Monday, 5 March 2012

Bird and Nestbox Survey in Deep Cliff Wood, Harden - Sunday 11th March

Thank you everyone who came to the Airedale Otters event in Deep Cliff Wood, Harden, on Sunday 11th March. The weather was lovely and sunny, and we had great fun finding the nestboxes made by the Airedale Otters at the January meeting and counting the bird species in the wood.

One eagled-eyed spotter found a toad on a stone before we even reached the wood. The toad was very well camouflaged; well done for finding it.

Can you see it yet?

 Common Toad

First we spent some time finding the numbered nestboxes and marking their positions on a map. It took us a while to find nestbox number 6, which was right in the middle of the wood! We checked to see if any birds were using the boxes – none yet, but it’s early days…

Cameron, the Airedale Otters Leader, showed us an old Great Spotted Woodpecker nest he had found.

Old Great Spotted Woodpecker nest hole

 There are quite a few old nest holes in the trees in this wood

We then carried out a survey of the birds in the wood. Wildlife surveys like this are very important in finding out what animals and plants are living in a particular area. The information we gather can tell us if the wildlife is doing well or not. This can help us make sure we are doing the best things for wildlife conservation. We will compare our survey results to one we will do later in the year, so you can see how things change between winter, spring and summer once the migrant species have returned. 

We found lots of birds, many just by listening for the calls. Here’s a full list:
12 Wood Pigeon, 1 Collard Dove, 1 Wren, 4 Robin, 8 Blue Tit, 13 Great Tit, 4 Coal Tit, 3 Pheasant, 1 Nuthatch, 1 Jay, 2 Carrion Crow, 22 Jackdaw, 5 Magpie, 2 Chaffinch, 1 Greenfinch, 1 Song Thrush, 2 Dunnock, 1 Green Woodpecker, and 1 Buzzard.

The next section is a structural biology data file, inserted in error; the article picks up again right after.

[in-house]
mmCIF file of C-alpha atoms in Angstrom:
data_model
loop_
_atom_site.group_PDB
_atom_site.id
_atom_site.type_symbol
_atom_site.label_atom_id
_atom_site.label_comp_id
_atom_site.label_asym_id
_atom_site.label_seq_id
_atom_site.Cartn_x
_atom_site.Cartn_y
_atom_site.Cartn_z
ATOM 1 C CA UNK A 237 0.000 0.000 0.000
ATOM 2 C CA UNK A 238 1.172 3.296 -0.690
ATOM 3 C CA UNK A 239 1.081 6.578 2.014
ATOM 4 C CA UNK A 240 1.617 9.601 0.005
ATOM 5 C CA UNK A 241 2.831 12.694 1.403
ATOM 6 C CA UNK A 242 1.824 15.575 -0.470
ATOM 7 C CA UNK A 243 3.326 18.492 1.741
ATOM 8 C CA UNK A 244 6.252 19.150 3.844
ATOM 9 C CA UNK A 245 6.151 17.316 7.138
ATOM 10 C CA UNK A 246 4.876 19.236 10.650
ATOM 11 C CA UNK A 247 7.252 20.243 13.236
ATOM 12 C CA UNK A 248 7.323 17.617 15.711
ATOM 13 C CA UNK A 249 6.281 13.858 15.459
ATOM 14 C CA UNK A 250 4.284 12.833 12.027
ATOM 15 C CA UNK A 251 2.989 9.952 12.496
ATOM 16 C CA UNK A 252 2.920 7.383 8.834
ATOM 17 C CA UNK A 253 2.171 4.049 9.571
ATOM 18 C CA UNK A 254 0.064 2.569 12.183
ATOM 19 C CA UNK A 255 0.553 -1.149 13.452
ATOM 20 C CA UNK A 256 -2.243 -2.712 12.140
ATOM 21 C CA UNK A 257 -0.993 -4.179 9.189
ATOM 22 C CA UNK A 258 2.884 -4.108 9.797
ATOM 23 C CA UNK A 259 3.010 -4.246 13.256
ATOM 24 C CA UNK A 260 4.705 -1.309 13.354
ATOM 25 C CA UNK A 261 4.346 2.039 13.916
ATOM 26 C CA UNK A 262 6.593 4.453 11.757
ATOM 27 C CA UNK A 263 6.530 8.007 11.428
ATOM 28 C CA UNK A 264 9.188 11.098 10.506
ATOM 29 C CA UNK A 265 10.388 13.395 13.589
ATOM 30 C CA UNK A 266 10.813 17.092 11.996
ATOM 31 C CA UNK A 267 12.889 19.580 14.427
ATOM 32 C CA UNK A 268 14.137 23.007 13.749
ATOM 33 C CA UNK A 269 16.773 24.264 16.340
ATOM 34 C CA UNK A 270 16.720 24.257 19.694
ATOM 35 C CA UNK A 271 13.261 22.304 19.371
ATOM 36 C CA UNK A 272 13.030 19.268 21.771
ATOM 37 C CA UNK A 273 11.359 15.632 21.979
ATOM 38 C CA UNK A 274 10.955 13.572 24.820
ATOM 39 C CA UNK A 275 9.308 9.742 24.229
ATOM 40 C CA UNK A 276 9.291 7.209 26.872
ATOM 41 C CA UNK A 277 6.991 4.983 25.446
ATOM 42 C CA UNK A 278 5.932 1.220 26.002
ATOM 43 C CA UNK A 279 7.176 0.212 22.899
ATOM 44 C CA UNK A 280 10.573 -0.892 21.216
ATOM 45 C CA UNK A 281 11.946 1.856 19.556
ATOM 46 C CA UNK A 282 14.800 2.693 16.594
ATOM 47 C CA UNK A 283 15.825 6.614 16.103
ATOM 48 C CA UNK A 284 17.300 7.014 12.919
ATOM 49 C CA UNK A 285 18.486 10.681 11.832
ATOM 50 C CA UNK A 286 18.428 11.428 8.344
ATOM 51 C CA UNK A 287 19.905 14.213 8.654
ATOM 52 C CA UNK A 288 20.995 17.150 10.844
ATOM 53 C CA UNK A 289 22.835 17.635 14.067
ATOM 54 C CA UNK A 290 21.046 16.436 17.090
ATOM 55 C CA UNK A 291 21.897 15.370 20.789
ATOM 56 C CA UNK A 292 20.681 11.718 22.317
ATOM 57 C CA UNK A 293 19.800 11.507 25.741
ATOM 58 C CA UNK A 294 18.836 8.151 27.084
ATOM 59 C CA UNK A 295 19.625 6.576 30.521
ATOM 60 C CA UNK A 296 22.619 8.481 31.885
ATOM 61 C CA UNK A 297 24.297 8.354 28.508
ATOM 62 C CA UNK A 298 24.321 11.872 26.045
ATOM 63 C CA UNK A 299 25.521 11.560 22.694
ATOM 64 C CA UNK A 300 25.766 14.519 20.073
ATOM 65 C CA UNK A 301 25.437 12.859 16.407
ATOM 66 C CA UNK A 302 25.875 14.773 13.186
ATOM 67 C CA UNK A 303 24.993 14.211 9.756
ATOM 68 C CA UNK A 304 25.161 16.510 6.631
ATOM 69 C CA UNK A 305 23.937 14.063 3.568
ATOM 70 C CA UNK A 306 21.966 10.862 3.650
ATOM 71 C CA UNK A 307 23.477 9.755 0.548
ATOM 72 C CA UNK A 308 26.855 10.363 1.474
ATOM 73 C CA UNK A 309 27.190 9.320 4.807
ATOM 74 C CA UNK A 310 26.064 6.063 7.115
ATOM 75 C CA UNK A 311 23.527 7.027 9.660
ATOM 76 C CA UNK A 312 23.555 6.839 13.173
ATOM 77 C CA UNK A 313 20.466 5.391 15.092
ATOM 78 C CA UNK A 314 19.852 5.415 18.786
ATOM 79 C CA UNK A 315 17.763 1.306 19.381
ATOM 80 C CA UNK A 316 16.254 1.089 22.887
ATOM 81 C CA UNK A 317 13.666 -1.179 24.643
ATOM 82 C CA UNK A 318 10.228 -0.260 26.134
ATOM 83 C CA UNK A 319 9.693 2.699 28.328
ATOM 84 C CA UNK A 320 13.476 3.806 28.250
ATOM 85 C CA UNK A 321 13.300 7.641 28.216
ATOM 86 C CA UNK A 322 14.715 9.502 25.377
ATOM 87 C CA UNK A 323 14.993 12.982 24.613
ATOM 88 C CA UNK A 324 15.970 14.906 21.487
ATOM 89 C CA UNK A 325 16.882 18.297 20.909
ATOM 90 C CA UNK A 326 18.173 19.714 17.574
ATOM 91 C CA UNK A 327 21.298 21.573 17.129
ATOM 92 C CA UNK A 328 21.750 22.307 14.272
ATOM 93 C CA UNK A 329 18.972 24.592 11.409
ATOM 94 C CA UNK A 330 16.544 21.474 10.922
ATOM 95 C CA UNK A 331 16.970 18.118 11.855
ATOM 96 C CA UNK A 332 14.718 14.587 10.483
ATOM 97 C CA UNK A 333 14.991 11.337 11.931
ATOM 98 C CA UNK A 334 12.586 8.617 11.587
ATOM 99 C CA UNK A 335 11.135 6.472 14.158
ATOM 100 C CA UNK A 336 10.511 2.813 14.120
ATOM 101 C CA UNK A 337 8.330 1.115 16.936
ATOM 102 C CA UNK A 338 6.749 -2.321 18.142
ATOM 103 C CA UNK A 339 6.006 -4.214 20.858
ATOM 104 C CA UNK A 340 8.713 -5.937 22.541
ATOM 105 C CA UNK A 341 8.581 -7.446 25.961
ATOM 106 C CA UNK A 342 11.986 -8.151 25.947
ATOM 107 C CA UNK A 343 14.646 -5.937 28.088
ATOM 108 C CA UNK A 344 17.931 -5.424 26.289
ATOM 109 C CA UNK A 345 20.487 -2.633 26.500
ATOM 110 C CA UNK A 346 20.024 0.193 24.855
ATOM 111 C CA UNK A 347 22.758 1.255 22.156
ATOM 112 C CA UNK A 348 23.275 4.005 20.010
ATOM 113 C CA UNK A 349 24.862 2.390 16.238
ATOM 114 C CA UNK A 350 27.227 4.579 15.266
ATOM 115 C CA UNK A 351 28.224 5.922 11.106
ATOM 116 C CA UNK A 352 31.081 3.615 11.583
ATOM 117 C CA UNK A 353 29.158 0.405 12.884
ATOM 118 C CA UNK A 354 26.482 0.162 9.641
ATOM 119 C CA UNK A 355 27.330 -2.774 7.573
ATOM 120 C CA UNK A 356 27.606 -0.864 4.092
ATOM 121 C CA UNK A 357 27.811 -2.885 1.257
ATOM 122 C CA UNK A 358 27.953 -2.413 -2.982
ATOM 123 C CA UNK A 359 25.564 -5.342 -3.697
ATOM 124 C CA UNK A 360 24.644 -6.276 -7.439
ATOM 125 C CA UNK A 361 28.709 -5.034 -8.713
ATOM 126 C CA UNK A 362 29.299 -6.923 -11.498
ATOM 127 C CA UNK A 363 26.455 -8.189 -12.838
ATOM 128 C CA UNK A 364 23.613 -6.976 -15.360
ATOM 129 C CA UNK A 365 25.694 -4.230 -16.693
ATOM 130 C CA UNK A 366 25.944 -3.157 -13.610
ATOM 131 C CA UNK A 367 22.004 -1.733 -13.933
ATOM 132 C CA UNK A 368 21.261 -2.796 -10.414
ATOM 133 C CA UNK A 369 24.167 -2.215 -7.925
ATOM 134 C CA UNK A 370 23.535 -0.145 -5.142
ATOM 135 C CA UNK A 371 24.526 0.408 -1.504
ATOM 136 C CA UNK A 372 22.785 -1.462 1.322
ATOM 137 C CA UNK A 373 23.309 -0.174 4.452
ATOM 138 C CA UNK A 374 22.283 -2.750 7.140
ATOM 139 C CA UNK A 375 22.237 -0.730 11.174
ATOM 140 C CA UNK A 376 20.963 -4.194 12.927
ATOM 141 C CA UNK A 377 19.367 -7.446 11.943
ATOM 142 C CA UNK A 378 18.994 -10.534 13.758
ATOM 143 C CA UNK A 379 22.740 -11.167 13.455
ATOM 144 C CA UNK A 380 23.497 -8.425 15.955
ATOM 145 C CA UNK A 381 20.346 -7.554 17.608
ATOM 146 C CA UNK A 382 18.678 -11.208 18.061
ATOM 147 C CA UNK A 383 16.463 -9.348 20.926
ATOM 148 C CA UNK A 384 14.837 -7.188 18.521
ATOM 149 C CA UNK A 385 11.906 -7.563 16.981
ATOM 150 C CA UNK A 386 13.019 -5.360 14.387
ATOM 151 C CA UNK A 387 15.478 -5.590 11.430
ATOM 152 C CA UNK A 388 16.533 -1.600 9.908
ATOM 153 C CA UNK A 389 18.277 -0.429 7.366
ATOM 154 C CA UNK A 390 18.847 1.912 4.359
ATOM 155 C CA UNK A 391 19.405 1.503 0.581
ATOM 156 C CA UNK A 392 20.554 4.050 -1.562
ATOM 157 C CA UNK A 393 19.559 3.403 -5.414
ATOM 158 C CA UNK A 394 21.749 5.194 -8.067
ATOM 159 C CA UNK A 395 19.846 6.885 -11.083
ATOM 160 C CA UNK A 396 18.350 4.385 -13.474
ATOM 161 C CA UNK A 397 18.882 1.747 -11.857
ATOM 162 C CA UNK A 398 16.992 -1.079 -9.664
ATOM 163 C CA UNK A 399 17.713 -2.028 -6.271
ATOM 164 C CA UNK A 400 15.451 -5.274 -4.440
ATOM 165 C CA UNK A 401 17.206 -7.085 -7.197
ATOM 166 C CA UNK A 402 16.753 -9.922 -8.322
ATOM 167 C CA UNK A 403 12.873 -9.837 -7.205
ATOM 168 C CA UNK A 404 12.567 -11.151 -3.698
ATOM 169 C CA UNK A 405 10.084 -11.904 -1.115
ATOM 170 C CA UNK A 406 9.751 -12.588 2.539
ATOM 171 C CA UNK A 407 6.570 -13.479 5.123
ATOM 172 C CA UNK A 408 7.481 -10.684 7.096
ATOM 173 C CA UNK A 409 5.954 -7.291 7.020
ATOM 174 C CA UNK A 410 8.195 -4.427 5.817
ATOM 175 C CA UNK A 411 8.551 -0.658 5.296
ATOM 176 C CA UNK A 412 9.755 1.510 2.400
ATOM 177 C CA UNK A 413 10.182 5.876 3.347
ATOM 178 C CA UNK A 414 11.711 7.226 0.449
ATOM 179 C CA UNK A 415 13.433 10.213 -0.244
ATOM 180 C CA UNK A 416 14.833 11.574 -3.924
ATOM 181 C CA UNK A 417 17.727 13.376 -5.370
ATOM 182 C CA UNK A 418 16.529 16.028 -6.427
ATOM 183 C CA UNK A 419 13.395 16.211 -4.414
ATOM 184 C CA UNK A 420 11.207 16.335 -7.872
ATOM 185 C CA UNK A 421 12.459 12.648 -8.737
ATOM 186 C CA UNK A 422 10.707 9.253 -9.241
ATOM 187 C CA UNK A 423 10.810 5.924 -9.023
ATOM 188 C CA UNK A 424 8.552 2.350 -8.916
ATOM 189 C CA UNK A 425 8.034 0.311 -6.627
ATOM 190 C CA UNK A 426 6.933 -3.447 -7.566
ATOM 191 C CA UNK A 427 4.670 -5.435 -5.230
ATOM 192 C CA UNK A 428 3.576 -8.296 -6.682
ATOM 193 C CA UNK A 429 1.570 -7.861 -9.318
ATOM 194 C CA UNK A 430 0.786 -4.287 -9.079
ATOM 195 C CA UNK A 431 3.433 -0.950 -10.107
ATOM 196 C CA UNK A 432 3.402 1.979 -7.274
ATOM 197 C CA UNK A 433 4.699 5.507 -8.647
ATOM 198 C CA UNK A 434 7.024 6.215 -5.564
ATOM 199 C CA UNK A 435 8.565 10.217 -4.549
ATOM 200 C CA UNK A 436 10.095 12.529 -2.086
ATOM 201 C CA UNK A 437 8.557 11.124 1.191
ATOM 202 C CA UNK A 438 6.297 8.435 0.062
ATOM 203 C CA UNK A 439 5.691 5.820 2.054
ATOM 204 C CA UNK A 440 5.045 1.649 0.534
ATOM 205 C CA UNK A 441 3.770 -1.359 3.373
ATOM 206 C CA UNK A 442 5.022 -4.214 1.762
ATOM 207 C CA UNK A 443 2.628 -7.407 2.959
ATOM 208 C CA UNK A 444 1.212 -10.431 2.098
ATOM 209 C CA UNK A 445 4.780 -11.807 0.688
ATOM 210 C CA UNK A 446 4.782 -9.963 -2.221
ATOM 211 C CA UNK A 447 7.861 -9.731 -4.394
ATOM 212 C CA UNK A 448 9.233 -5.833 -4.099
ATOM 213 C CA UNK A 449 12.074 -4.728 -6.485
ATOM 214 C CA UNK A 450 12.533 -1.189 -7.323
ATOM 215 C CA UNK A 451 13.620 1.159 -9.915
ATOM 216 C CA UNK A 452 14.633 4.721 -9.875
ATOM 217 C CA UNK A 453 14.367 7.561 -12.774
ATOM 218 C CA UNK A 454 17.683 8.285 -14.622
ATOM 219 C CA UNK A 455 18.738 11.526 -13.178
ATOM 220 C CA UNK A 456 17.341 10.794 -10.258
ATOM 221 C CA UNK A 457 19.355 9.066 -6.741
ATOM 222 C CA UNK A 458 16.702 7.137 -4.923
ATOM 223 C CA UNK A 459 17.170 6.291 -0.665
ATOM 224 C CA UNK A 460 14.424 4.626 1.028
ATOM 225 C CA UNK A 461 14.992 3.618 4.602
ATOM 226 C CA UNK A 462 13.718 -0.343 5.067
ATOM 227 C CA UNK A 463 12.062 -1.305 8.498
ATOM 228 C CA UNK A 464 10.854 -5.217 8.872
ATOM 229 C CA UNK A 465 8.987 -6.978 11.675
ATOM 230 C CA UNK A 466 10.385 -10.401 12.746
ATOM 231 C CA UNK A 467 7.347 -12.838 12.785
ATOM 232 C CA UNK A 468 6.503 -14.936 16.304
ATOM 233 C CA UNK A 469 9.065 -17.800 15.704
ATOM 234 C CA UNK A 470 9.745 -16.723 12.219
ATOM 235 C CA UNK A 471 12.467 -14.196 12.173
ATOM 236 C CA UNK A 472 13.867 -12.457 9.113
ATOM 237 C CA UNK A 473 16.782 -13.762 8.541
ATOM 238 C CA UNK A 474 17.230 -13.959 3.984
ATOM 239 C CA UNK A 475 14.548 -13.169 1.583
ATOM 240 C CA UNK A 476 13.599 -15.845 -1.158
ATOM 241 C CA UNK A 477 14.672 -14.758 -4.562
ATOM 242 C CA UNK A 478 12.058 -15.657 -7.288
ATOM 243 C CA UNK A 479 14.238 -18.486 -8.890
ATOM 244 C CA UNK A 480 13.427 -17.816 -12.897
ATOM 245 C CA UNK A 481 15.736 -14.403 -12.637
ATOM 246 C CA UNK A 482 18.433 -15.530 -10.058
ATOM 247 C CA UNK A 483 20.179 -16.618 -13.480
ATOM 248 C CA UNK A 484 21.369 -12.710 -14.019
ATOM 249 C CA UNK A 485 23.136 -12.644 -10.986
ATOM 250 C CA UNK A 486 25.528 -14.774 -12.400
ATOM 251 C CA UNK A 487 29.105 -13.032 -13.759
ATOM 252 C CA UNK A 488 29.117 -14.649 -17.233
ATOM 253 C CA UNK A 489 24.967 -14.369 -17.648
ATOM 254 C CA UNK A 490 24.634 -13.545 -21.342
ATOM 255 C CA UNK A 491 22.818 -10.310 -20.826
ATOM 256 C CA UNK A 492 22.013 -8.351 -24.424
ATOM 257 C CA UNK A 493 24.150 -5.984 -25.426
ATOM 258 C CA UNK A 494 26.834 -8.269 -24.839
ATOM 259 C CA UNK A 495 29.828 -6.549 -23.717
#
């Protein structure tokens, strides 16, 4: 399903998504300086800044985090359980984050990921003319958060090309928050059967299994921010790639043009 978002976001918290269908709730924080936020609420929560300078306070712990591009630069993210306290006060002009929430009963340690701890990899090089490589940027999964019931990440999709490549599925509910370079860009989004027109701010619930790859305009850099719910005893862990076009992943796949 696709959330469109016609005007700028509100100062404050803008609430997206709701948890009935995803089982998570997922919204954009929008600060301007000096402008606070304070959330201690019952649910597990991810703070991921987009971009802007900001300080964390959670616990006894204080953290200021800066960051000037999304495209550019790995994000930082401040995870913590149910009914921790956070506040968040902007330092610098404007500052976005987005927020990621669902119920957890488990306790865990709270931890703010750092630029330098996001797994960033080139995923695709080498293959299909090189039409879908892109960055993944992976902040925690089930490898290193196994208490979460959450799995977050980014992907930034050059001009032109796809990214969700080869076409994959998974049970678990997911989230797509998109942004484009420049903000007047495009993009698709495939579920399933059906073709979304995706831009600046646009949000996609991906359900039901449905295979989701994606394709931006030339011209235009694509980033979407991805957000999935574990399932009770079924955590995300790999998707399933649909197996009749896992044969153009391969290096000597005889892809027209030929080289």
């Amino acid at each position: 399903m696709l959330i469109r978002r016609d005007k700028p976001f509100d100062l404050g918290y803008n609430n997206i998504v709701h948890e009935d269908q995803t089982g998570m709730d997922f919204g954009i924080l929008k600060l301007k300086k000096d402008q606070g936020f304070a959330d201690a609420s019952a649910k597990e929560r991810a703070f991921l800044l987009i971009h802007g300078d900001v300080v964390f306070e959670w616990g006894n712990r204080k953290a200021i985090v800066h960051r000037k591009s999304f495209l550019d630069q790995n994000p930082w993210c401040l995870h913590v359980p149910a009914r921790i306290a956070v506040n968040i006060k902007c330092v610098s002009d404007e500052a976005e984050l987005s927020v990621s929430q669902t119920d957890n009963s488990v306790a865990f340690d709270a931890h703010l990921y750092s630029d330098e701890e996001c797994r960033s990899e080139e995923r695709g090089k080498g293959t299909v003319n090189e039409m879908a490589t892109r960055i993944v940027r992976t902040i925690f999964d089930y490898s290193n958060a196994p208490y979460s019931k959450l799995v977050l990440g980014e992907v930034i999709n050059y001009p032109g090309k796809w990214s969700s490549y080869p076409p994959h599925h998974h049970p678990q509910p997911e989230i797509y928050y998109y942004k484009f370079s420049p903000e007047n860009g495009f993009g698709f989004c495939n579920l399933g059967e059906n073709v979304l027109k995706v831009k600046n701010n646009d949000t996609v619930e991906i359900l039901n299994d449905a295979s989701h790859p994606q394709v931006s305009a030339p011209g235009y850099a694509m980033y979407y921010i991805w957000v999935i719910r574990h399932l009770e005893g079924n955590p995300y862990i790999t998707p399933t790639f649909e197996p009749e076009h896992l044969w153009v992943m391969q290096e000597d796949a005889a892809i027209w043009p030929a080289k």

Watching the Pheasant

The highlights were the male Pheasant running across the field looking very proud of himself, and the laughing call, or “yaffle”, of the Green Woodpecker. As we made our way back to the meeting point we eventually saw the Green Woodpecker fly across the field and land in a tree, but difficult to see. Then one of the parents at the back of the group spotted a bird of prey overhead – it was a Common Buzzard! They’re not very common in Harden! A brilliant bird to spot.

 Hawthorn Shield Bug

One Airedale Otter spotted a Hawthorn Shield Bug, which had probably just come out of hibernation. The larvae (the young shield bugs) hatch in May and feed mainly on hawthorn berries, unsurprisingly!

 Ollie the Otter!

Did a Grey Squirrel make these scratches?

We also found really interesting scratch marks on a Holly tree in the wood, which is probably the work of a Grey Squirrel. Well, we think that’s what it is. We’ve been investigating and have asked some experts, but no-one seems sure what could have caused it! Badgers? Deer? Rabbits? A chainsaw?! We’ll ask the farmer for his help, and we may have to send a picture to BBC Springwatch to see if they can help!

At the end of the event we gave everyone a quiz about Otters. The quiz is open to all Airedale Otters members. Just complete the quiz by looking up the answers in books or on the internet, and send it back to the Airedale Otters leaders. You can hand in this completed sheet at the next meeting, or send your answers via email. If you answer enough of the questions correctly, we will send you a certificate to prove that you really know all about otters! Good luck!

We will do some more quizzes and practical tests in future, so you can earn more awards to show you are a knowledgeable wildlife explorer.

Remember - spring is here, so keep an eye out for birds building nests, and feeding young; and for birds returning from migration, like Swallows, House Martins, and Chiffchaffs.

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